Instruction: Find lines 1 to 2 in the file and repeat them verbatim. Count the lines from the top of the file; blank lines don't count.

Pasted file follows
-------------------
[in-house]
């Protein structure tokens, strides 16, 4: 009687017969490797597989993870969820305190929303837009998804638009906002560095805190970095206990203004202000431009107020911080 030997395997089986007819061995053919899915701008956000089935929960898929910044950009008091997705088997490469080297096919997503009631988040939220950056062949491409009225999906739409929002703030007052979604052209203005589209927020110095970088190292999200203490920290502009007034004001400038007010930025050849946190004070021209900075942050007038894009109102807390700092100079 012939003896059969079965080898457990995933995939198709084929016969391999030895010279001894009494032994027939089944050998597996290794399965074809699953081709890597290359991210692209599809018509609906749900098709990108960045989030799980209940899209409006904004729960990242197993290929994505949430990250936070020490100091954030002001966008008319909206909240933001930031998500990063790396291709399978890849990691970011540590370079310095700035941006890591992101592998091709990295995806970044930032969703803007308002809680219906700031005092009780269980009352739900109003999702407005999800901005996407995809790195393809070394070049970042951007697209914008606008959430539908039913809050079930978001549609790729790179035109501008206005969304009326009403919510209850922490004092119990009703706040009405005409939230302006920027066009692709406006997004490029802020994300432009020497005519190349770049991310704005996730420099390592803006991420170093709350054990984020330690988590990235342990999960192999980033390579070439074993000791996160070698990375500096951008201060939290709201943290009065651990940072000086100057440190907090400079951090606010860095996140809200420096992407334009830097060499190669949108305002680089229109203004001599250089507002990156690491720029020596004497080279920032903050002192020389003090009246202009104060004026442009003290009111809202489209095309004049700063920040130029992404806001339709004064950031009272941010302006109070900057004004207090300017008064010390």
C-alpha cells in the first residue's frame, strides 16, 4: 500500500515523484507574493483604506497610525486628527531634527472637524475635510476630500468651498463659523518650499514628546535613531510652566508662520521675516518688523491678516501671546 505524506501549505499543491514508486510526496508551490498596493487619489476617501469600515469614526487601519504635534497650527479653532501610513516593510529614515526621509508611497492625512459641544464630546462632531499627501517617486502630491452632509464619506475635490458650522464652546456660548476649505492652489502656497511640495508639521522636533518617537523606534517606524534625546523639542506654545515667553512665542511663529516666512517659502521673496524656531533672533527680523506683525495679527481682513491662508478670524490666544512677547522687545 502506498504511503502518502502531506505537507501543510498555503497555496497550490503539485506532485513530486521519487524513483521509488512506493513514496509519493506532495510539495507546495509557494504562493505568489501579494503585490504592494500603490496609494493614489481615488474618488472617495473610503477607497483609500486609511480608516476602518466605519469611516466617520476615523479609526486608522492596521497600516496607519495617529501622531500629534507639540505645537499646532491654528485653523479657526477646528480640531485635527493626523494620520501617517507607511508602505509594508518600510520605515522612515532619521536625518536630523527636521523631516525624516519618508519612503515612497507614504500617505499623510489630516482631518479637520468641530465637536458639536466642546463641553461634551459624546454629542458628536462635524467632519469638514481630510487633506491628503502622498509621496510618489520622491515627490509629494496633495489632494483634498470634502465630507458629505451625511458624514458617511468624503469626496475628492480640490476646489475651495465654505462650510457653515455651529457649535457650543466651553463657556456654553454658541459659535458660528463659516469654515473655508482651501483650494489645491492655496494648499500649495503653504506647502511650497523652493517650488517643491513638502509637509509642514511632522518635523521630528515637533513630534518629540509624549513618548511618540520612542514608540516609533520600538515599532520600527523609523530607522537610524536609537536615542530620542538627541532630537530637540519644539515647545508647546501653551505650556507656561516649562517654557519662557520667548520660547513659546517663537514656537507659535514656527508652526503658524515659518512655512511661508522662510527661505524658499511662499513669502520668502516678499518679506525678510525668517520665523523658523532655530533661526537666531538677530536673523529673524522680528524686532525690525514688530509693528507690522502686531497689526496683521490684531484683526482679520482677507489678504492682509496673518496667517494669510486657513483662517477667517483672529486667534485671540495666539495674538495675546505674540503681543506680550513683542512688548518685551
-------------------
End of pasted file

[in-house]
């Protein structure tokens, strides 16, 4: 009687017969490797597989993870969820305190929303837009998804638009906002560095805190970095206990203004202000431009107020911080 030997395997089986007819061995053919899915701008956000089935929960898929910044950009008091997705088997490469080297096919997503009631988040939220950056062949491409009225999906739409929002703030007052979604052209203005589209927020110095970088190292999200203490920290502009007034004001400038007010930025050849946190004070021209900075942050007038894009109102807390700092100079 012939003896059969079965080898457990995933995939198709084929016969391999030895010279001894009494032994027939089944050998597996290794399965074809699953081709890597290359991210692209599809018509609906749900098709990108960045989030799980209940899209409006904004729960990242197993290929994505949430990250936070020490100091954030002001966008008319909206909240933001930031998500990063790396291709399978890849990691970011540590370079310095700035941006890591992101592998091709990295995806970044930032969703803007308002809680219906700031005092009780269980009352739900109003999702407005999800901005996407995809790195393809070394070049970042951007697209914008606008959430539908039913809050079930978001549609790729790179035109501008206005969304009326009403919510209850922490004092119990009703706040009405005409939230302006920027066009692709406006997004490029802020994300432009020497005519190349770049991310704005996730420099390592803006991420170093709350054990984020330690988590990235342990999960192999980033390579070439074993000791996160070698990375500096951008201060939290709201943290009065651990940072000086100057440190907090400079951090606010860095996140809200420096992407334009830097060499190669949108305002680089229109203004001599250089507002990156690491720029020596004497080279920032903050002192020389003090009246202009104060004026442009003290009111809202489209095309004049700063920040130029992404806001339709004064950031009272941010302006109070900057004004207090300017008064010390």